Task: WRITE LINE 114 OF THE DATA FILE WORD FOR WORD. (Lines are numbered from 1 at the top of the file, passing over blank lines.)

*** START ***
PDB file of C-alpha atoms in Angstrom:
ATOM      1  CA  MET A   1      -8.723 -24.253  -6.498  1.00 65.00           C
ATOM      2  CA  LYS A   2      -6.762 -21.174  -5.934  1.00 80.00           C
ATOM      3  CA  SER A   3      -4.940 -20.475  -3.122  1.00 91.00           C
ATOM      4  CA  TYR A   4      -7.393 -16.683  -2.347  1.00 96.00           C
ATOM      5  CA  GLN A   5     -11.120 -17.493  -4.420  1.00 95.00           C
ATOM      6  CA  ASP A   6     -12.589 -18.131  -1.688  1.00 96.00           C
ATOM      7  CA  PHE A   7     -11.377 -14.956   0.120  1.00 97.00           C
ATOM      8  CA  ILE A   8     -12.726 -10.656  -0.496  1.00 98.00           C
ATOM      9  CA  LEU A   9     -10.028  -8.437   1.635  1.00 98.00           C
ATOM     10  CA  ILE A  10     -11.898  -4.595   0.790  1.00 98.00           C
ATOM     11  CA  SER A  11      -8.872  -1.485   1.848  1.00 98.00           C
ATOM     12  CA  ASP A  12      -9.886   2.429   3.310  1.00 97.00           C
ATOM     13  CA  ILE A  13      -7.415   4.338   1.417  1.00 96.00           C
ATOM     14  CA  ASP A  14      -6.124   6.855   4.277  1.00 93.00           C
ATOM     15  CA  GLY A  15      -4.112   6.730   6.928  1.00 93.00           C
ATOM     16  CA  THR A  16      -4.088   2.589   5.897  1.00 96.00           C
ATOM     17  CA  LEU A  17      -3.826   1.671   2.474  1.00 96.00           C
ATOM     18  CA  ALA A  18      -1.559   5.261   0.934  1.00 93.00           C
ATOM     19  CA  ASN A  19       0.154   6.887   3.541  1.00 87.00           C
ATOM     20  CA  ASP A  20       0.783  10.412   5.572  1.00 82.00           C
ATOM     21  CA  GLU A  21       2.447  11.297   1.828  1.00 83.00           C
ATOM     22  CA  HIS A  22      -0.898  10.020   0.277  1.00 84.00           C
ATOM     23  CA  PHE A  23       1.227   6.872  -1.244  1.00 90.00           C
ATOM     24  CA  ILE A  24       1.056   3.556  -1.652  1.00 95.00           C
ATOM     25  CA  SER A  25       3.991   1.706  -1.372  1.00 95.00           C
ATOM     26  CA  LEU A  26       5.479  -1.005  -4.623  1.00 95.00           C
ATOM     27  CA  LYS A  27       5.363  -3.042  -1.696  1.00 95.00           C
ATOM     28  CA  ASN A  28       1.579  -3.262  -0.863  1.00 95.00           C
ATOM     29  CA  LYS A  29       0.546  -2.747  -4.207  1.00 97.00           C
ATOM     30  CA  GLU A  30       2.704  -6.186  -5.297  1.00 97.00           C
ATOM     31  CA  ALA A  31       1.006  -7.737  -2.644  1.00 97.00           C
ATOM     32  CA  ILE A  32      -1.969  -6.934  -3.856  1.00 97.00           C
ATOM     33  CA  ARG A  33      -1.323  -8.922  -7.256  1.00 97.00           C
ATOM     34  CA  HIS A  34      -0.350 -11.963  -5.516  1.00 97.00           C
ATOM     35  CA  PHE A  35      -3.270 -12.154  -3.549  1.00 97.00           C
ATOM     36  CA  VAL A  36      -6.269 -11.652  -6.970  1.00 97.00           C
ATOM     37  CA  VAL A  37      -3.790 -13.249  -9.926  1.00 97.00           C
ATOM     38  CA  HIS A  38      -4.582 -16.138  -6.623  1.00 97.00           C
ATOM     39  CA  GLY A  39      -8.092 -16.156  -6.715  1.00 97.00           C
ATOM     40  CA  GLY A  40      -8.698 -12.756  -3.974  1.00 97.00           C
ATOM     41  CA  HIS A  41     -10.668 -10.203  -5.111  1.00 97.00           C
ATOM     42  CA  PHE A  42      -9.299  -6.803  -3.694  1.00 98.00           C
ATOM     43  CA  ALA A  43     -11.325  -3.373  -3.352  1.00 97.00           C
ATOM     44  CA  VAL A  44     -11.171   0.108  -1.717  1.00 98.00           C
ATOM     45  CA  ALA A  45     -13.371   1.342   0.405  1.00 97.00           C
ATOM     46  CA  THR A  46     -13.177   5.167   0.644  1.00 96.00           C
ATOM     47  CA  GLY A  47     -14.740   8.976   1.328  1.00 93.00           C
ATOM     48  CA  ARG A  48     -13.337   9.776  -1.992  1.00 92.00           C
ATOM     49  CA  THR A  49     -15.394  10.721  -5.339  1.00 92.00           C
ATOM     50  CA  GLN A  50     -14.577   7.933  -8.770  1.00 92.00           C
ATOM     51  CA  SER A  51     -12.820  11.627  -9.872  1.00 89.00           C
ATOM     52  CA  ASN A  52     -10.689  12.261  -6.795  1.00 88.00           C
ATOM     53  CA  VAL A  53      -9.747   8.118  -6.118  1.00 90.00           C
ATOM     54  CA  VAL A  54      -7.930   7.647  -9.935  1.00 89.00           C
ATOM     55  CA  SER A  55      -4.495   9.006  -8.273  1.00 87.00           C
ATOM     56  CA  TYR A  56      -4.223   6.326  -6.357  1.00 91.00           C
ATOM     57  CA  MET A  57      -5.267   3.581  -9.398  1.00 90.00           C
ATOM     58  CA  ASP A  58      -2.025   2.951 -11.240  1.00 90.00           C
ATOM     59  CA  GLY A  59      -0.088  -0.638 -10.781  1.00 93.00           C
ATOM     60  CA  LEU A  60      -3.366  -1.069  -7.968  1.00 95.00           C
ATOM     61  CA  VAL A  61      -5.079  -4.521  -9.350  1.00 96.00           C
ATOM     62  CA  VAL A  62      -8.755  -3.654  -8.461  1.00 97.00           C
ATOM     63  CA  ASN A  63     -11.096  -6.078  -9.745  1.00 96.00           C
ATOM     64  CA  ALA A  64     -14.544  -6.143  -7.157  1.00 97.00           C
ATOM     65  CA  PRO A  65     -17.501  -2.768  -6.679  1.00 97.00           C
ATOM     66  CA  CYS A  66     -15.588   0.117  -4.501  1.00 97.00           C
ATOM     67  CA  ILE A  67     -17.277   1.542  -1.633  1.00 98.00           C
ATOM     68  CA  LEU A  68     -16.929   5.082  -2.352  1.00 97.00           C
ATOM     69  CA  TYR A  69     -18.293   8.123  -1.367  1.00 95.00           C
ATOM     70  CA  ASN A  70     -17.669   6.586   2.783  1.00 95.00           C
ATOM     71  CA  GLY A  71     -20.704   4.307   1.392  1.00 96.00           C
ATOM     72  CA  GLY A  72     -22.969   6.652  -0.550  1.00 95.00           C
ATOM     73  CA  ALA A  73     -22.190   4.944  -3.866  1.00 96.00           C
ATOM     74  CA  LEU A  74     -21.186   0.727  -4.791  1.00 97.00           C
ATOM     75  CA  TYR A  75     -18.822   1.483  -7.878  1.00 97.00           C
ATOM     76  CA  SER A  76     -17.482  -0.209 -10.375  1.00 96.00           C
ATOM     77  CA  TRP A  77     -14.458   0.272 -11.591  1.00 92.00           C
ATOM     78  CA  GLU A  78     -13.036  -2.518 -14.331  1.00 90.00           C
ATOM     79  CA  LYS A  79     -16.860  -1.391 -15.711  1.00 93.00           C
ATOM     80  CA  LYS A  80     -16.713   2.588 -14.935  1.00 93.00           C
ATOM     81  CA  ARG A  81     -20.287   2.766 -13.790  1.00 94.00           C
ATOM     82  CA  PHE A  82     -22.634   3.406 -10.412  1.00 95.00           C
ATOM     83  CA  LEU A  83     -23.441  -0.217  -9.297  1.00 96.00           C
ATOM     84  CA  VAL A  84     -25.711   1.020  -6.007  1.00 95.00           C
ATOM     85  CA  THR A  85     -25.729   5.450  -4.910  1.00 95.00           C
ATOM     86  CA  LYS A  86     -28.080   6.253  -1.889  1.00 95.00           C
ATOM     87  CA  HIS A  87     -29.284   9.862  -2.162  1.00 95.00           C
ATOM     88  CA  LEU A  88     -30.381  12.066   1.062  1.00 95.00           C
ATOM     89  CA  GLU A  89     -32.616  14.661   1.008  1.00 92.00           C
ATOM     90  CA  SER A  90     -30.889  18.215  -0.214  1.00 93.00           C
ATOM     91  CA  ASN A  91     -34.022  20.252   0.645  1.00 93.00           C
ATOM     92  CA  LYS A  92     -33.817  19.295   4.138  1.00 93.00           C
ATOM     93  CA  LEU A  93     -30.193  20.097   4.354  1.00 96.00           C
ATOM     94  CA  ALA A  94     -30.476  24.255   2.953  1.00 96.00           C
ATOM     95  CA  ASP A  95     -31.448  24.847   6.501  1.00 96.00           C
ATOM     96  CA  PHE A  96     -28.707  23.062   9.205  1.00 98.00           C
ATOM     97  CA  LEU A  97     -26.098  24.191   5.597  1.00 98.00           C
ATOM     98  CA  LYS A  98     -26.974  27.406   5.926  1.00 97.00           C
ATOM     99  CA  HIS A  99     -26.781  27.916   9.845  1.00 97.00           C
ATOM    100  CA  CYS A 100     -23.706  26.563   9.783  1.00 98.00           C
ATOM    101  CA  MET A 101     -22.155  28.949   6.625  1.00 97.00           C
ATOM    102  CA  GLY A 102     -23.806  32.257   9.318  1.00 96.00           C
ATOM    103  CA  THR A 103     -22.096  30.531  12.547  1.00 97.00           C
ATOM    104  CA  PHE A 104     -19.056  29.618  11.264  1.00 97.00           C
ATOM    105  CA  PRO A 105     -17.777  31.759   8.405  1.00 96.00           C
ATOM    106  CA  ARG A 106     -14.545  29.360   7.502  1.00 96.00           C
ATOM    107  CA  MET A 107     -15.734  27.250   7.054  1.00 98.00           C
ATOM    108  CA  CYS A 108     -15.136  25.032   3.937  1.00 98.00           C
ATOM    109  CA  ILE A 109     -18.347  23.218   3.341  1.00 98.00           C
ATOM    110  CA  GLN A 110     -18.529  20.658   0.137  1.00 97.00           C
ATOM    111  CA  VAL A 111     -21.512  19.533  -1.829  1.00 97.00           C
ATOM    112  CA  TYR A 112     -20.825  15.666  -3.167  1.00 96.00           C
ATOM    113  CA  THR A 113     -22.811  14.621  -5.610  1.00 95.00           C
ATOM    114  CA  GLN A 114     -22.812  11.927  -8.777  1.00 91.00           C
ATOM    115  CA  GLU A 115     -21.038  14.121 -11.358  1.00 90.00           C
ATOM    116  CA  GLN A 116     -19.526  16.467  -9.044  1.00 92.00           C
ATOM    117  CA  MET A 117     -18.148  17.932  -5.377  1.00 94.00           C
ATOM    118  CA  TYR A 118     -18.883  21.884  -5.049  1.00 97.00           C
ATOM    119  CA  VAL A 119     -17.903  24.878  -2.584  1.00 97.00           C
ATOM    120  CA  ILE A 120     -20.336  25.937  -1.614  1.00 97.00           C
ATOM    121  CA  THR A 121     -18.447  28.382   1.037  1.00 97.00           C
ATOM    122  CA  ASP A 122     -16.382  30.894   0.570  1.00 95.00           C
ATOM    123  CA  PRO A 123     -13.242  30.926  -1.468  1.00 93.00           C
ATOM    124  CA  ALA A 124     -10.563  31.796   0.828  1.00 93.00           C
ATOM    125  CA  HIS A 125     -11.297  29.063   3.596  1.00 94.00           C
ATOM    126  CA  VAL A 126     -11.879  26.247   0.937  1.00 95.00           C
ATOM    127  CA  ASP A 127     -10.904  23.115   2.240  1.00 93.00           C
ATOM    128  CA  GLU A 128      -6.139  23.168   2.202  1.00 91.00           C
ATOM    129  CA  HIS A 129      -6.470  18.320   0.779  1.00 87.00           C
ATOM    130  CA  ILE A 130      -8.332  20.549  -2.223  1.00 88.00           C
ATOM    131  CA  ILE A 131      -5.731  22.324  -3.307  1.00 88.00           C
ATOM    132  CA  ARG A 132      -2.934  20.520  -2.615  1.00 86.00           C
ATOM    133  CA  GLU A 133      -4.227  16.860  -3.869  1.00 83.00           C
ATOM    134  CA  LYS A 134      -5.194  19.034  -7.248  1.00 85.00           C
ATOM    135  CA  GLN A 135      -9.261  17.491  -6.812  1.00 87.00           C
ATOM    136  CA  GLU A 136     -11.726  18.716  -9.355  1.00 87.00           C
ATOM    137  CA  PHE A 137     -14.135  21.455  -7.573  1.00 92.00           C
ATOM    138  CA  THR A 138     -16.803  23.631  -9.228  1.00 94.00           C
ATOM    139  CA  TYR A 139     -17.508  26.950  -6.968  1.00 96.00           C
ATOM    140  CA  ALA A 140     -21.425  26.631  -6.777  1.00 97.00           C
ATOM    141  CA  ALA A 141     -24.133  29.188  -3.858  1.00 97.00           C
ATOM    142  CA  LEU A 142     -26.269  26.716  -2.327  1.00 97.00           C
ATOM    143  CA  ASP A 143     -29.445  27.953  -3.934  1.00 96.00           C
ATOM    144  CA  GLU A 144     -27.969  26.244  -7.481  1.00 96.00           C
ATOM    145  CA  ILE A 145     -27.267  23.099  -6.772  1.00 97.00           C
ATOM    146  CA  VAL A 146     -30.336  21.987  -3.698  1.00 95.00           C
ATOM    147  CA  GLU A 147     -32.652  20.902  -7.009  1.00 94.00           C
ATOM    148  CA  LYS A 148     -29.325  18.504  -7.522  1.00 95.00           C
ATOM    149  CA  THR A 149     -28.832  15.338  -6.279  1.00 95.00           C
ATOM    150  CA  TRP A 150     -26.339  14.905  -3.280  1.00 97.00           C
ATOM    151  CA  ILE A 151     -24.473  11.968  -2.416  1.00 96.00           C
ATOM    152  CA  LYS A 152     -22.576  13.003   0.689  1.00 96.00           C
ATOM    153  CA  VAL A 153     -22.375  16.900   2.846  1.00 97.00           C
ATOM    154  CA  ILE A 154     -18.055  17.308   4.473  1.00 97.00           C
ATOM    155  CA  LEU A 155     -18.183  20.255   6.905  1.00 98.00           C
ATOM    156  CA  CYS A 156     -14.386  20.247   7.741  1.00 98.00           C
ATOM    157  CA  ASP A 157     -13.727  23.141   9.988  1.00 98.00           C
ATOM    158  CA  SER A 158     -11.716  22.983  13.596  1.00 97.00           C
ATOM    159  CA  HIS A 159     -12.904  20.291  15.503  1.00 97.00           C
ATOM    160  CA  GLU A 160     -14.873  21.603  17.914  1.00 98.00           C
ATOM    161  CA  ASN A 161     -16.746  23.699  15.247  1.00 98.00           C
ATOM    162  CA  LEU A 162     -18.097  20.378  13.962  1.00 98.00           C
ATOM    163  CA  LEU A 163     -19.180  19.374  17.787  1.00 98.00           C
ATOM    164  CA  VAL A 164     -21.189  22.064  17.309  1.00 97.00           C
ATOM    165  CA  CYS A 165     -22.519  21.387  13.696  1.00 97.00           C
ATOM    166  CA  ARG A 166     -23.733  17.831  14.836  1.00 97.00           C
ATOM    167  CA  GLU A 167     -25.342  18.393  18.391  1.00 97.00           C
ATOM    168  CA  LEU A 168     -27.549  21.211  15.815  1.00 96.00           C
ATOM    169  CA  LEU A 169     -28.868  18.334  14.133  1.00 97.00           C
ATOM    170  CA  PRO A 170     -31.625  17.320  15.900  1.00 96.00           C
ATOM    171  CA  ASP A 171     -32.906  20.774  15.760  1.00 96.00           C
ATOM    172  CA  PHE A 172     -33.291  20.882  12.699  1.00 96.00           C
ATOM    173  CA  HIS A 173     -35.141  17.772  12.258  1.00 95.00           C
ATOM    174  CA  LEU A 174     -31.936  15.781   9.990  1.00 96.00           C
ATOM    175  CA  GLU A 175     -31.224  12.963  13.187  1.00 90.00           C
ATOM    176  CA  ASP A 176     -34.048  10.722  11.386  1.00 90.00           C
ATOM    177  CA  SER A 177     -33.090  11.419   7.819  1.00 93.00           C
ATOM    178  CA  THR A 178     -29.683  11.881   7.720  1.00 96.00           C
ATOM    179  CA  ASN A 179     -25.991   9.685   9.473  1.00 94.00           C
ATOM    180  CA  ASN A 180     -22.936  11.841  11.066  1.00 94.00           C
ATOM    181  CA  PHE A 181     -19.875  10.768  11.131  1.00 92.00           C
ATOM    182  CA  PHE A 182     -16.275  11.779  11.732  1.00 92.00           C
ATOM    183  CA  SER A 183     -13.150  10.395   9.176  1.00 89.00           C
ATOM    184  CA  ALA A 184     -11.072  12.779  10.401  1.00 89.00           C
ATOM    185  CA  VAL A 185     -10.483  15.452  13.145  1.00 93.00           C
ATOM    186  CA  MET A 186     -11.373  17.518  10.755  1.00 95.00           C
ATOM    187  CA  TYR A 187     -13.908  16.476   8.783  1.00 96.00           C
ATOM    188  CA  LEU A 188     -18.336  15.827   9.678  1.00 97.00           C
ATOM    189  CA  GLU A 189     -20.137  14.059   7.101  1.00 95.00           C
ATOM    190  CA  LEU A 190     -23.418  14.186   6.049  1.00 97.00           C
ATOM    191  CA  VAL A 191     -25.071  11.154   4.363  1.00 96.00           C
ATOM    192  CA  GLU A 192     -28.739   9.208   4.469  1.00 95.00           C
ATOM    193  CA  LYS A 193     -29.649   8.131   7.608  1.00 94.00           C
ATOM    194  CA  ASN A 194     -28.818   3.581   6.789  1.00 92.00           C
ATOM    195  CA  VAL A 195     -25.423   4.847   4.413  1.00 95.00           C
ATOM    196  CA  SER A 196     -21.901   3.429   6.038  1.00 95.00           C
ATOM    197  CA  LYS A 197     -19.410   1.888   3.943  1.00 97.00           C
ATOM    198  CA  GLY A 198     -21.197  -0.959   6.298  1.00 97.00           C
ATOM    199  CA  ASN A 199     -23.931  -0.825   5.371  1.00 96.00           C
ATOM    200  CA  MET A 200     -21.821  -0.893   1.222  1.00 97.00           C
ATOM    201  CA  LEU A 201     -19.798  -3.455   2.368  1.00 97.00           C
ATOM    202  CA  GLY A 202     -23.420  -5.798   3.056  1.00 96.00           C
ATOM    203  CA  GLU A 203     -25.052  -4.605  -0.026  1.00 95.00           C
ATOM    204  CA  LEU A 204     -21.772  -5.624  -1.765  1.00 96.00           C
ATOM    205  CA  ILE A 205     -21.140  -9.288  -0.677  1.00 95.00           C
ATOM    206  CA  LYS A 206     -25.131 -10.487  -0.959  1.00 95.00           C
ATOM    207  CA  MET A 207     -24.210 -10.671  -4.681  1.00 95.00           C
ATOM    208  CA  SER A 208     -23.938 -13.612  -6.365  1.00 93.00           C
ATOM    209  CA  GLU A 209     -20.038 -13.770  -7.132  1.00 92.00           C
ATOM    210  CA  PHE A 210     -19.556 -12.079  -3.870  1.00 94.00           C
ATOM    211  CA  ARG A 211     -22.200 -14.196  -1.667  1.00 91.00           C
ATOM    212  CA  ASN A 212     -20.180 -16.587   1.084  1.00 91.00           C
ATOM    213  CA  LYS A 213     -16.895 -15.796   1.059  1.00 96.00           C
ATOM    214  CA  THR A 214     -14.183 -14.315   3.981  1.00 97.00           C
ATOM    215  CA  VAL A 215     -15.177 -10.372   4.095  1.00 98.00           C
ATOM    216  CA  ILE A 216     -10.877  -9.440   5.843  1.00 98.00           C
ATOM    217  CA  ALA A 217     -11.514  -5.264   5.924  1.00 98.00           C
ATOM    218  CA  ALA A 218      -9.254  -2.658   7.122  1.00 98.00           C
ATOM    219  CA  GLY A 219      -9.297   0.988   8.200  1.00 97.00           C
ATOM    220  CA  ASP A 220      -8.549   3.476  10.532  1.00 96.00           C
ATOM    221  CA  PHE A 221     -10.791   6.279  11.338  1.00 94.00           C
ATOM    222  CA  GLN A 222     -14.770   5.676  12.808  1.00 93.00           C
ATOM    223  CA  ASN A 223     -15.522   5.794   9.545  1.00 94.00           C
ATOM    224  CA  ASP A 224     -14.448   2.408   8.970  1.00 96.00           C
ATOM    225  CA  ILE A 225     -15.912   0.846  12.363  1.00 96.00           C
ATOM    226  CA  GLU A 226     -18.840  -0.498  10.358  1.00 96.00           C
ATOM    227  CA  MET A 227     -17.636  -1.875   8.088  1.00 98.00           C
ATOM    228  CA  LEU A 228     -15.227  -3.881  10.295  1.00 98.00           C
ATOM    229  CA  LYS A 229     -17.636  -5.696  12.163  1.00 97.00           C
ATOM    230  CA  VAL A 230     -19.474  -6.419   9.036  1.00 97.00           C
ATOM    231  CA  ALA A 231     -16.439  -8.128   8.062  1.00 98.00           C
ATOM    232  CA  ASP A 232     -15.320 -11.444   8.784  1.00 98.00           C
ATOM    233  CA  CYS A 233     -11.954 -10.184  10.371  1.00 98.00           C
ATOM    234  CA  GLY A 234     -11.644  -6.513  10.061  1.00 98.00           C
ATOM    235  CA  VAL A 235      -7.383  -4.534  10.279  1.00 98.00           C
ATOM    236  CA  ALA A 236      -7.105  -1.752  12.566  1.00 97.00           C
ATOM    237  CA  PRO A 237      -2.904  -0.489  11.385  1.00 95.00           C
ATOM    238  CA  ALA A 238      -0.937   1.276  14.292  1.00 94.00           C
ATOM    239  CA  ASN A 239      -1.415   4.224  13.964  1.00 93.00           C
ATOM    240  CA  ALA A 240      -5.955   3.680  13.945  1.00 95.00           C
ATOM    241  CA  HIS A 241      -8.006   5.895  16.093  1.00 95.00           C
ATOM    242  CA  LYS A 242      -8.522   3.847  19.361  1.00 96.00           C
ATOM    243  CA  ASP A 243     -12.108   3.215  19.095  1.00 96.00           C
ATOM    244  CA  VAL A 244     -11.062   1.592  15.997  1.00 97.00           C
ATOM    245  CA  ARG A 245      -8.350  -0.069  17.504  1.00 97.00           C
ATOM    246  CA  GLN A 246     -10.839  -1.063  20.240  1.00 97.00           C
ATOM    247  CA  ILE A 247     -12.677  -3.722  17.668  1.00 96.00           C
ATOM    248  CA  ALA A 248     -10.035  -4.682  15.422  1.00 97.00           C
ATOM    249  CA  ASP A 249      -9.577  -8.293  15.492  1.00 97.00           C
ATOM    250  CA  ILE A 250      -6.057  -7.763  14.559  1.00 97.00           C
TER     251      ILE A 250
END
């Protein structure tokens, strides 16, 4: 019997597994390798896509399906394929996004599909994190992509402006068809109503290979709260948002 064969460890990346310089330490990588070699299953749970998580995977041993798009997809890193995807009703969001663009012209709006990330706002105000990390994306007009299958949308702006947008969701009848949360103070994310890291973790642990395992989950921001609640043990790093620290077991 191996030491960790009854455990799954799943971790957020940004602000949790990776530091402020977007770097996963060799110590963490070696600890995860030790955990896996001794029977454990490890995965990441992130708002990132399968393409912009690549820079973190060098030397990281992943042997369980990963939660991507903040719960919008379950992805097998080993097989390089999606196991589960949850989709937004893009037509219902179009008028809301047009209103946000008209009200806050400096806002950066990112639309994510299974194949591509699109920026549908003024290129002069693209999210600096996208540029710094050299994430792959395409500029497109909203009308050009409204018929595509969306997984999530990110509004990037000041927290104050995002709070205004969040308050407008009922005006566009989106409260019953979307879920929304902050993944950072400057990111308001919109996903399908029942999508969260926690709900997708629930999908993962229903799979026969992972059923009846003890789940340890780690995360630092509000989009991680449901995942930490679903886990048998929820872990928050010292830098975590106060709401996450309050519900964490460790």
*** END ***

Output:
ATOM    113  CA  THR A 113     -22.811  14.621  -5.610  1.00 95.00           C